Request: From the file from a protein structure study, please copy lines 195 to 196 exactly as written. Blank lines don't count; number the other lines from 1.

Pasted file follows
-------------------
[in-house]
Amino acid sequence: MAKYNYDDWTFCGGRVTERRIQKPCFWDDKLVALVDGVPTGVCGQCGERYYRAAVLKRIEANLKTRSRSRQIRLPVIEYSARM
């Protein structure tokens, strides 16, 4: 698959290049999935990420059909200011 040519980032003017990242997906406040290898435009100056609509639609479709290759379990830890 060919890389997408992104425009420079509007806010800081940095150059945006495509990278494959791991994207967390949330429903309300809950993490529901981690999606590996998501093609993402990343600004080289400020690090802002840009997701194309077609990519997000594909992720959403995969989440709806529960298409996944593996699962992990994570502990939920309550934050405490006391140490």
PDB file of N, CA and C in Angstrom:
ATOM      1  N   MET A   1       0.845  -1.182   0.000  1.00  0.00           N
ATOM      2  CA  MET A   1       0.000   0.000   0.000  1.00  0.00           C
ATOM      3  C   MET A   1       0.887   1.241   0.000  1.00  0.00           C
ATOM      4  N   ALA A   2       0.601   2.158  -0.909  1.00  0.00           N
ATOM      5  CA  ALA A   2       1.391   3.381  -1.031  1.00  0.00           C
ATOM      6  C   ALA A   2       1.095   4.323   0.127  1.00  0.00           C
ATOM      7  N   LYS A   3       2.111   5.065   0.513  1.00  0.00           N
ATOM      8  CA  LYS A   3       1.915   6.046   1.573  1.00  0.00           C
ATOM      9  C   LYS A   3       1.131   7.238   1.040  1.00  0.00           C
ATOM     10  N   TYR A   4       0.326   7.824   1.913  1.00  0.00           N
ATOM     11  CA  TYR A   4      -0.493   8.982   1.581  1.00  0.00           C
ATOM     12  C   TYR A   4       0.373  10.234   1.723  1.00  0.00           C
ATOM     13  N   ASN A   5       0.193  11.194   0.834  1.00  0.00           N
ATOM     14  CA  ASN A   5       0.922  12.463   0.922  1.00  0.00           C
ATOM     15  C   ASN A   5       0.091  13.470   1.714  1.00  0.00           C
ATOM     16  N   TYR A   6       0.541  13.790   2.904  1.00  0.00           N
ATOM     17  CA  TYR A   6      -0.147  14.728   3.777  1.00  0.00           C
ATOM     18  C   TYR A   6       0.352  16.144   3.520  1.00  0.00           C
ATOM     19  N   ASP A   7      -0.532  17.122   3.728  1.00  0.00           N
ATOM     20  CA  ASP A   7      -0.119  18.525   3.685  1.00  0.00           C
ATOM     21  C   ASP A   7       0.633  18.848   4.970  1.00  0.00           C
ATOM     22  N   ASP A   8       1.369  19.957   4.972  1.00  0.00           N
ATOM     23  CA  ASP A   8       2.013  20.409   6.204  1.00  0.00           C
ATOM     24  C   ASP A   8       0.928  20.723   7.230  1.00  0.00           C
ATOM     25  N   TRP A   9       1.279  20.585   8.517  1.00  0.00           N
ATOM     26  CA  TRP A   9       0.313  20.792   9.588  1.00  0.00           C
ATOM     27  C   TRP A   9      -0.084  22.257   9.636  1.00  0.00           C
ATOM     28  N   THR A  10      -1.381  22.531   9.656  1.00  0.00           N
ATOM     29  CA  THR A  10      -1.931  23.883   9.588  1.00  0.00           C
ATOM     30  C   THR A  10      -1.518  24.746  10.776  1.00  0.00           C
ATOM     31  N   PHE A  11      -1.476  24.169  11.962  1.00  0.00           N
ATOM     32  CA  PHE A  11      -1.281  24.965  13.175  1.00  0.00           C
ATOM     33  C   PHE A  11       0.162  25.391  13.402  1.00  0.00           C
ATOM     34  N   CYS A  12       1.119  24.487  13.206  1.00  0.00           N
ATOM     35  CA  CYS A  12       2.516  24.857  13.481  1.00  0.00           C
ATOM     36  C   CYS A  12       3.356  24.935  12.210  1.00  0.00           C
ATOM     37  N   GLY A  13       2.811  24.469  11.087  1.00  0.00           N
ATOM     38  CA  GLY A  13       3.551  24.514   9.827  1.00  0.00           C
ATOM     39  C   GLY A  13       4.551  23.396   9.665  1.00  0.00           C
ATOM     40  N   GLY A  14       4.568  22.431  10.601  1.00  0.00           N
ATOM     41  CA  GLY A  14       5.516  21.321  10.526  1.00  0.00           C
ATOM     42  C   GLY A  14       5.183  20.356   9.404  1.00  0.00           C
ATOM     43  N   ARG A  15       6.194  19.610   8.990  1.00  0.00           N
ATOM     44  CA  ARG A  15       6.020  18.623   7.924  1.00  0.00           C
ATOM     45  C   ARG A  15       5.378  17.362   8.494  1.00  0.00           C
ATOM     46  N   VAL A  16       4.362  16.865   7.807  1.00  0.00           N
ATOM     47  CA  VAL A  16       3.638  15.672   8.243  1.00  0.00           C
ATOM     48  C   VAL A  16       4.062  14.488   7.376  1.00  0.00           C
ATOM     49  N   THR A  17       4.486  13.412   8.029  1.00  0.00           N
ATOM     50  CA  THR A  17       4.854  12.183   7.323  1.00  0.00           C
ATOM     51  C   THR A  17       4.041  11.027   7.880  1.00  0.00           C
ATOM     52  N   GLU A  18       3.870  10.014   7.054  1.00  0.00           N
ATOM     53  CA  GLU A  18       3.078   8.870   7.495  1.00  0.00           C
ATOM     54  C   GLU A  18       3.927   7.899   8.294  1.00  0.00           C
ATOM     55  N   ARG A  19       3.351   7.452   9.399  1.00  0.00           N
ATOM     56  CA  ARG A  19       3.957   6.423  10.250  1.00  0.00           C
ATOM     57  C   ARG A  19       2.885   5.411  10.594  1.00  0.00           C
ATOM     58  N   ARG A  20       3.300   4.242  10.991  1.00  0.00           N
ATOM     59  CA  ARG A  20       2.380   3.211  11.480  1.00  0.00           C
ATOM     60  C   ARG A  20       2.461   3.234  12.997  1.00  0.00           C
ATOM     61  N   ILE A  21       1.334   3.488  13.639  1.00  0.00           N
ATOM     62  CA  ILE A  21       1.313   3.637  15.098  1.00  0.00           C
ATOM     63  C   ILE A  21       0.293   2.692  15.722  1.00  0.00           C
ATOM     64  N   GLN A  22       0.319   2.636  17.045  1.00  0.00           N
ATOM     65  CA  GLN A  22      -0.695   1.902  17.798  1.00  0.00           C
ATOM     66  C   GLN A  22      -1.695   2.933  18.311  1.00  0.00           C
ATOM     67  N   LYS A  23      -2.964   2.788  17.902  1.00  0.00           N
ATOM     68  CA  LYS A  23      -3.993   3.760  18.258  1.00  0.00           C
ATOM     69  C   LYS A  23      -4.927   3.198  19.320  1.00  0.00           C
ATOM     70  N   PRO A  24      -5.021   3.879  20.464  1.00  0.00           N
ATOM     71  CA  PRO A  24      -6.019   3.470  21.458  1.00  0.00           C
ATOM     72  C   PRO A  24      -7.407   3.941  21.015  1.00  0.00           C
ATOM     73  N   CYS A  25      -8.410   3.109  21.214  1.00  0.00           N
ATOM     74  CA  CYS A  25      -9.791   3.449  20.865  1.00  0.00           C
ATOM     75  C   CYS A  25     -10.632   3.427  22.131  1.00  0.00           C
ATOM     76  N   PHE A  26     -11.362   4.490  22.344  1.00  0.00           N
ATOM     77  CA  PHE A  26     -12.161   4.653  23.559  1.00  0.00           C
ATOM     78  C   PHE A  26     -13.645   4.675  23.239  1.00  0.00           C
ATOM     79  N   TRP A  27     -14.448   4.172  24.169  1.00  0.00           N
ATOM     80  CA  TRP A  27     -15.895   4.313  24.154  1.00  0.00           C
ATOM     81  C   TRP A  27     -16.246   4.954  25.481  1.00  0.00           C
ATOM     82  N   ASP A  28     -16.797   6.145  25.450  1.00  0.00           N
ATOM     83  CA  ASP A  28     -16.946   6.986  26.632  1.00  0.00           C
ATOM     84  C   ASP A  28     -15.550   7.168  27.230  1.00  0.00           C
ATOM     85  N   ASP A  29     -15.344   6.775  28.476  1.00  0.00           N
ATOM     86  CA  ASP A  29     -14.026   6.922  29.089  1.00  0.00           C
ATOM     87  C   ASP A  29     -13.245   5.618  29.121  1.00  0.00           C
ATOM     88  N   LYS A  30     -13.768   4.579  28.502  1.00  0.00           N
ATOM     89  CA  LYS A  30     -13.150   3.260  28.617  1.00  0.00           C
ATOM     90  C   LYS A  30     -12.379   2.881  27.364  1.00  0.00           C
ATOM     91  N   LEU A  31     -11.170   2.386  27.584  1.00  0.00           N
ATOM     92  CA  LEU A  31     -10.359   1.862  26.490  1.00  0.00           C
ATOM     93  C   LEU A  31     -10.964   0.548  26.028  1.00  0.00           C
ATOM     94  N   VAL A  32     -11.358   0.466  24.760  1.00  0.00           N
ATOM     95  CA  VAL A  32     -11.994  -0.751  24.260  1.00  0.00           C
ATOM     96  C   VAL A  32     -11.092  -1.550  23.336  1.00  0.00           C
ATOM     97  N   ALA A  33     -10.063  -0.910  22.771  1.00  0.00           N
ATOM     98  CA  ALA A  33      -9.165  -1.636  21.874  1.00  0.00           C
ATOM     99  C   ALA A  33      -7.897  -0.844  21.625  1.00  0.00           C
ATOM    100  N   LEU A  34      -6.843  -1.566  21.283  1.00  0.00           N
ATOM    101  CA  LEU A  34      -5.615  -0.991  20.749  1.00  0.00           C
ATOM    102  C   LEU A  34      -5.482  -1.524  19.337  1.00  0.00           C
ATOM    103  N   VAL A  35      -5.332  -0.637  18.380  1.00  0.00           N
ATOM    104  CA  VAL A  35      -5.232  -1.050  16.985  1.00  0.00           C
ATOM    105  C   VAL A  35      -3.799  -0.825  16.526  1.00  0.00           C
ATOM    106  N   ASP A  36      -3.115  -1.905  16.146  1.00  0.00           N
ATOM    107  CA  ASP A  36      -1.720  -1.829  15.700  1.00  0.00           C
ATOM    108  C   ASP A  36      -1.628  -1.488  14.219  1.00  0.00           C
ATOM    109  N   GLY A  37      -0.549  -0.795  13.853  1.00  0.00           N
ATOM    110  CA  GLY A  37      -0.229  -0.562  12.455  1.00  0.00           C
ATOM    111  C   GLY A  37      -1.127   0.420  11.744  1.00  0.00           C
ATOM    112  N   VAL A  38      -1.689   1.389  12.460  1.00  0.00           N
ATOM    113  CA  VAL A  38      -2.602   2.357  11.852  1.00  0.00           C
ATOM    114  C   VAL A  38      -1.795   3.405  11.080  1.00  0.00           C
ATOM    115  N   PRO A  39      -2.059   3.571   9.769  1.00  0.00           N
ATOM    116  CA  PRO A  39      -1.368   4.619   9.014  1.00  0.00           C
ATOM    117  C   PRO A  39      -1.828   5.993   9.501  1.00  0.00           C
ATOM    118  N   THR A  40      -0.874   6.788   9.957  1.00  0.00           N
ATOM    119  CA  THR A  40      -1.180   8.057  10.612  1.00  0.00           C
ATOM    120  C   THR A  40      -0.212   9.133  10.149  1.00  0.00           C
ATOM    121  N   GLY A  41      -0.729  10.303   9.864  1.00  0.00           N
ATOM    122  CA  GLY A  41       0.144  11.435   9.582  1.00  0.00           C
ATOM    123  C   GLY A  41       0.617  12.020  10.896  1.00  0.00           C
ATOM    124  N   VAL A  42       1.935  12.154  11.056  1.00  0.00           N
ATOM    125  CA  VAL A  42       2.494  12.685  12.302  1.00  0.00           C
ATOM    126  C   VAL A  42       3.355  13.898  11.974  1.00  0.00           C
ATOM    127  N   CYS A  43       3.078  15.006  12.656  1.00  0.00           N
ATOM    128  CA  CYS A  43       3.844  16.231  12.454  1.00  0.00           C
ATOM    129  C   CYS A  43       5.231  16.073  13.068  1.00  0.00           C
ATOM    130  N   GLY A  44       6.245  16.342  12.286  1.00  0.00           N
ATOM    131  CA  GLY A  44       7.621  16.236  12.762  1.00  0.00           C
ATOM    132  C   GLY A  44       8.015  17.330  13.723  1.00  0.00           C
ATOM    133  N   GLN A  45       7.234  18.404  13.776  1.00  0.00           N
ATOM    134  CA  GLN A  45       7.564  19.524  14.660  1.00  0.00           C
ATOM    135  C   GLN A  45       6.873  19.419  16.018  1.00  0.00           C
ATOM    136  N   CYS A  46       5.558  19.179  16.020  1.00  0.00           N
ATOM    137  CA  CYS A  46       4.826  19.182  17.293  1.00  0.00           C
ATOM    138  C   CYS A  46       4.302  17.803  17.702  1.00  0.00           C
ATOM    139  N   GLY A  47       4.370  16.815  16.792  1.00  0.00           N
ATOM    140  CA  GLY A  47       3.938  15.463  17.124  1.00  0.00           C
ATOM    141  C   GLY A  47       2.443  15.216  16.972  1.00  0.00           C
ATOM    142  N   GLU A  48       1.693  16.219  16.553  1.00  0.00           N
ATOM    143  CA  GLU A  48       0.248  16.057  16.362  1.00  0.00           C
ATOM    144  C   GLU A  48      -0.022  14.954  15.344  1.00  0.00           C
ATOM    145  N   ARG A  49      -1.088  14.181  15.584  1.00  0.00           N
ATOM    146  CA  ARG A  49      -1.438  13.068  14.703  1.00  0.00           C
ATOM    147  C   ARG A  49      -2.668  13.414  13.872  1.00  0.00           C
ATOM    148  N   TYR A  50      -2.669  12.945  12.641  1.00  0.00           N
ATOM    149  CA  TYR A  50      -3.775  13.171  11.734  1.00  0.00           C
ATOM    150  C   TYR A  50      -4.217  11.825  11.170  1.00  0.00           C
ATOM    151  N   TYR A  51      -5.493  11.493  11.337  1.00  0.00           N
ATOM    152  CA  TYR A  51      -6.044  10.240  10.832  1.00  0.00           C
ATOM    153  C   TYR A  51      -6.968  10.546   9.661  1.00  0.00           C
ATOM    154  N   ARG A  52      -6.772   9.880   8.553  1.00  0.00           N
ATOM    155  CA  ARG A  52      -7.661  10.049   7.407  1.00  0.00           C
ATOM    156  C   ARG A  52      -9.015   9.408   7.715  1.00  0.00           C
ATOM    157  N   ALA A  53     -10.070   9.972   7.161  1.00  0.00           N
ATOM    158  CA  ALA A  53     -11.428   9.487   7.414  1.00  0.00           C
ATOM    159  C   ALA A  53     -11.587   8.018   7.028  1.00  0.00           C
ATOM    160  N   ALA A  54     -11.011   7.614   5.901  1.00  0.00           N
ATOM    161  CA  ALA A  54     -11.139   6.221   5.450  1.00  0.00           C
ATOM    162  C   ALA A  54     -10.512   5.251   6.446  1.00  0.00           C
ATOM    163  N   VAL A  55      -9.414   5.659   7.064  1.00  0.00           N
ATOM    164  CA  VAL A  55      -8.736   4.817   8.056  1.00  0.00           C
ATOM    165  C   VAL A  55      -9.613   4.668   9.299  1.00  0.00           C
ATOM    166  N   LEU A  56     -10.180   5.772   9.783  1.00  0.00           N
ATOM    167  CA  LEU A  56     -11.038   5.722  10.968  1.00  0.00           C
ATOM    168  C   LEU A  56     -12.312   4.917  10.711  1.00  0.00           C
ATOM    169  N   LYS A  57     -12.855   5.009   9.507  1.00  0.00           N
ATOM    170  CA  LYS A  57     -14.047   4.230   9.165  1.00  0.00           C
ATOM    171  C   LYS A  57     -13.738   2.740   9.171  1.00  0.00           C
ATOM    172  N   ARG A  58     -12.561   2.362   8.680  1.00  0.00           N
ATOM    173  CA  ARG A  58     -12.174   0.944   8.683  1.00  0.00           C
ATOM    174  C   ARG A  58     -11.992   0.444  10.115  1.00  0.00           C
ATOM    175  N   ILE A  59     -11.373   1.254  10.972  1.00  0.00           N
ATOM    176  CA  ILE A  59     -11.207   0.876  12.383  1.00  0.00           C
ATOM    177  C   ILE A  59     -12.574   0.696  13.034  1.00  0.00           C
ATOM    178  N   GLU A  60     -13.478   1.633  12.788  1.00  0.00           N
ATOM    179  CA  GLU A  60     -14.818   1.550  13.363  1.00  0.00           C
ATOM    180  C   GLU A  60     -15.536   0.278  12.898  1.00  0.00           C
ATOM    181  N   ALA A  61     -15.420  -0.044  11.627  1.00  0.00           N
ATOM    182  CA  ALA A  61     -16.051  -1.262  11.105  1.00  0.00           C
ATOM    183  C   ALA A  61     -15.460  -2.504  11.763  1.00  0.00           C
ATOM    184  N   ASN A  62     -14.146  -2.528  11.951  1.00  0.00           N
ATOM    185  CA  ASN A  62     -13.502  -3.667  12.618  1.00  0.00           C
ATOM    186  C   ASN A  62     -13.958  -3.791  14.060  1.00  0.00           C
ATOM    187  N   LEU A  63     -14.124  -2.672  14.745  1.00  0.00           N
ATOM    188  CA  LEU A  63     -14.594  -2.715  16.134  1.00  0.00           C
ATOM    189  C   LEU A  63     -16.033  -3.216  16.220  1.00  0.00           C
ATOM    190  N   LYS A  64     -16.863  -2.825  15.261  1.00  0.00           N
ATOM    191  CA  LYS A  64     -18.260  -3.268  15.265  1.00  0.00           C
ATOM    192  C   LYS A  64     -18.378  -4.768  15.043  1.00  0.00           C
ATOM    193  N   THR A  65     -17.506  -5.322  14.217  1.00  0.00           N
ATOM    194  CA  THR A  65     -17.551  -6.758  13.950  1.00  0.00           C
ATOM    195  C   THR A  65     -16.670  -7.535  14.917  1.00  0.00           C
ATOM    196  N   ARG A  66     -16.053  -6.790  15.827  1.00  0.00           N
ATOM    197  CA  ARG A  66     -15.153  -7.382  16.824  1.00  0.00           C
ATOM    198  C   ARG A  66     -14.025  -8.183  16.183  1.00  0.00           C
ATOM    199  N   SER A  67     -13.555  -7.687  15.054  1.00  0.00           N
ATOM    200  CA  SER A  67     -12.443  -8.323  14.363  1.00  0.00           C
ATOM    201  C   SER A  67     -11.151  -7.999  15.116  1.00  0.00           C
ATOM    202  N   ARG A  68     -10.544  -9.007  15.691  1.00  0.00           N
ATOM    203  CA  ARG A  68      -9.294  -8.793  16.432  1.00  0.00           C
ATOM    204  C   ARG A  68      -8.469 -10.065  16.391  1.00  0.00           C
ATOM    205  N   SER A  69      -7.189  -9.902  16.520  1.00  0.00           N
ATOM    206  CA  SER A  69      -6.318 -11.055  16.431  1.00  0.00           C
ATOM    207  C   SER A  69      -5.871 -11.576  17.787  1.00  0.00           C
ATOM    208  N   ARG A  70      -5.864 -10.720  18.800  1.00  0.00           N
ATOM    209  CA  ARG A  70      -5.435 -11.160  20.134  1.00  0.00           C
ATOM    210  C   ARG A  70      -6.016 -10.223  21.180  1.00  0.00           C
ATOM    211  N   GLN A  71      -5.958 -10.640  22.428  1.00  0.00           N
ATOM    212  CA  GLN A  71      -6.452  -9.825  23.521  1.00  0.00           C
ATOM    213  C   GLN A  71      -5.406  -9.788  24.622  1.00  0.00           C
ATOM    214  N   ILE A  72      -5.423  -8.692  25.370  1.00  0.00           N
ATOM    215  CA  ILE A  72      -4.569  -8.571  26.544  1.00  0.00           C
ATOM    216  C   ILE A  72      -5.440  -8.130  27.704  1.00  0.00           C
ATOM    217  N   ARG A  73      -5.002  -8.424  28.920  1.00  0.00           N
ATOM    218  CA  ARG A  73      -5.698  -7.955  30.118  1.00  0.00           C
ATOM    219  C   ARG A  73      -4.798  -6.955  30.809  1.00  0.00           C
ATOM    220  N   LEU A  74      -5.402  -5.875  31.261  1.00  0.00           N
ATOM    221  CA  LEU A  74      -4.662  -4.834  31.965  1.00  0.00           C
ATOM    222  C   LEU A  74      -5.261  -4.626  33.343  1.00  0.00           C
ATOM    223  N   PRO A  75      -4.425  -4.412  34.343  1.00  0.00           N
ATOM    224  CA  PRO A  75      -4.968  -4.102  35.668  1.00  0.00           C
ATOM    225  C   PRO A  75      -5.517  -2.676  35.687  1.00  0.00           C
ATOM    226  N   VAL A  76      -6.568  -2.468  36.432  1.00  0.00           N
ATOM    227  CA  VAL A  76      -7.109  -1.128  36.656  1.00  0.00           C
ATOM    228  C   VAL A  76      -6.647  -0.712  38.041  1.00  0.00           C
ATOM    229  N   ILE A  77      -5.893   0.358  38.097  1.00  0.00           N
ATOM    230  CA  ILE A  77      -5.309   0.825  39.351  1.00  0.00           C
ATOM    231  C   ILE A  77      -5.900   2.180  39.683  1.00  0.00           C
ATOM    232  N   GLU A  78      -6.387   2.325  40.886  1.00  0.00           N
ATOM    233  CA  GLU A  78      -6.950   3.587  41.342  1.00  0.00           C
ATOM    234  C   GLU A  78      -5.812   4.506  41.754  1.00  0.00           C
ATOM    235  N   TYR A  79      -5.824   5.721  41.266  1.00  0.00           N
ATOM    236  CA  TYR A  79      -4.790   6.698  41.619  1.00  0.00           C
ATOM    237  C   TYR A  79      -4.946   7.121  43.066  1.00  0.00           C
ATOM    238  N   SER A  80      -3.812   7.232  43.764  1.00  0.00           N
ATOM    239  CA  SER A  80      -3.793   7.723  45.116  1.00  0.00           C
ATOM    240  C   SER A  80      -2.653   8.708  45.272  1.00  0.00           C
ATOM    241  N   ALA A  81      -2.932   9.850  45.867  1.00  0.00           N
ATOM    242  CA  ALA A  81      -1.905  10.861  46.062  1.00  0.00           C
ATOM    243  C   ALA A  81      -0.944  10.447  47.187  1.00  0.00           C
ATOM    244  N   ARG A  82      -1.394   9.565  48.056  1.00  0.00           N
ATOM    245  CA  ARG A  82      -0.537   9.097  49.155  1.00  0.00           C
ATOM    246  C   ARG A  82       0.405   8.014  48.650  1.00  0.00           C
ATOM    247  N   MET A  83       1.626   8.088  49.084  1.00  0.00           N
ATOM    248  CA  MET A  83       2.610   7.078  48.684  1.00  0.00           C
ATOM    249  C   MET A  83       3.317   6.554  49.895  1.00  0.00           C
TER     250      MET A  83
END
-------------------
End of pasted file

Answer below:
ATOM    191  CA  LYS A  64     -18.260  -3.268  15.265  1.00  0.00           C
ATOM    192  C   LYS A  64     -18.378  -4.768  15.043  1.00  0.00           C